If you had “DJ Khaled gets the biggest laugh on the season finale of SNL,” then let’s talk, because I’d love to get some stock picking advice from you. I’m not sure what the Vegas odds were on this happening, but I’m convinced the payoff was huge. But here we are: DJ Khaled delivering the line, “It’s a nice show!” about the Netflix program Grace and Frankie made me spit out my drink, provided the show’s most meme’able moment, and was the icing on the cake on this solid, densely packed musical sketch.
Game Of Thrones allusions abounded during this episode, with SNL unable to avoid the elephant (or dragon?) in the pop culture room. But what seemed like the last chance for the show to talk about the monoculture monolith ended up turning into a bizarre ode to a program that sums up the Peak TV era: huge stars, multiple seasons, and almost no buzz. I’m not trying to dunk on Grace and Frankie (if DJ Khaled says it’s a nice show, I’m gonna take his word for it) here; in fact, there’s something oddly nice about giving a show this far under the radar some love.
Look, Netflix doesn’t need the publicity or anything, but this sketch turns into a nice reminder that there are literally hundreds of shows that have similarly (if infinitely more concentrated) dedicated fanbase as Thrones. It’s equally likely that every time DJ Khaled says his name, it’s an “I Am Groot” situation in which each iteration has its own subtle meaning, but that’s another topic for another day.
Weekend Update: Leslie Jones On Alabama’s Abortion Ban
Leslie Jones is the best direct-to-camera performer the show has had in a decade. Full stop. Pete Davidson might be in the conversation, but there’s no one else that can be themselves, look into camera, and with no artifice just own the audience. Jones’ impact elsewhere in the show has been mixed (although her shorts with Kyle Mooney are incredible and demonstrate range live sketches do not), but on “Update” she rules the roost.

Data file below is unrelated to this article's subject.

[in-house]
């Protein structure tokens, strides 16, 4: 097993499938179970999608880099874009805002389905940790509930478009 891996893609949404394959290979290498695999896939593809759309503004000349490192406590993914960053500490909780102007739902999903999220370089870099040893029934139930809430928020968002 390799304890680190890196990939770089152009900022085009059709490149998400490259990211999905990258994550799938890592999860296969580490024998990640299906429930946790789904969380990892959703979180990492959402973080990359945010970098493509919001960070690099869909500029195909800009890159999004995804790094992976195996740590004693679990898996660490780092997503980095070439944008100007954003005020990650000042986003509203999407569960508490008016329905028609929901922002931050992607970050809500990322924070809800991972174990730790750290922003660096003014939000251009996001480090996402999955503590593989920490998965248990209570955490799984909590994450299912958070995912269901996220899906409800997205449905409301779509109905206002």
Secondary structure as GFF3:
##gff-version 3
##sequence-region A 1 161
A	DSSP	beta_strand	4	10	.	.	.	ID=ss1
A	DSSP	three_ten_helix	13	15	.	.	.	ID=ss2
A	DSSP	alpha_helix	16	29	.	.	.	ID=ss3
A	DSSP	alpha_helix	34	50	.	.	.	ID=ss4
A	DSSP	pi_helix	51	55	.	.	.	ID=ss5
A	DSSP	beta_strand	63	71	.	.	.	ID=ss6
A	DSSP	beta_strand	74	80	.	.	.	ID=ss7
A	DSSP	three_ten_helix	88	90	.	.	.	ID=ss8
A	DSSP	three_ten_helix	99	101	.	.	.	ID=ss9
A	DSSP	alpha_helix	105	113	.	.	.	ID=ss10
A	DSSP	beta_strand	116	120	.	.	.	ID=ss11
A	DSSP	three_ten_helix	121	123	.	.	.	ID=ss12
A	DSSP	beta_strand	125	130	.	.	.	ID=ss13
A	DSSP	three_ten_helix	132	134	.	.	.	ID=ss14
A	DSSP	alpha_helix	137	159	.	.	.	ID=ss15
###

Even while it’s easy to take her monologues for granted at this point, she’s still a fantastic voice to speak truth to power in the wake of recent legislation in Alabama and other states that have passed restrictive abortion legislation in the past few weeks. As with the Che/Jost success earlier, this segment works because there’s no distance between Jones the performer and Jones the person here. It’s one and the same, which makes dubbing herself “Leslie ‘Dracarys’ Jones” such an empowering moment. That’s not a persona she’s assuming. That’s just who she is, period. And that’s why she’s so good at “Update” segments: the authenticity she brings is refreshing, especially when the show either treats the world around it with kid gloves or refuses to engage with it at all. For just a few minutes each week, Jones brings reality to the foreground, and does it with ferocity and humanity.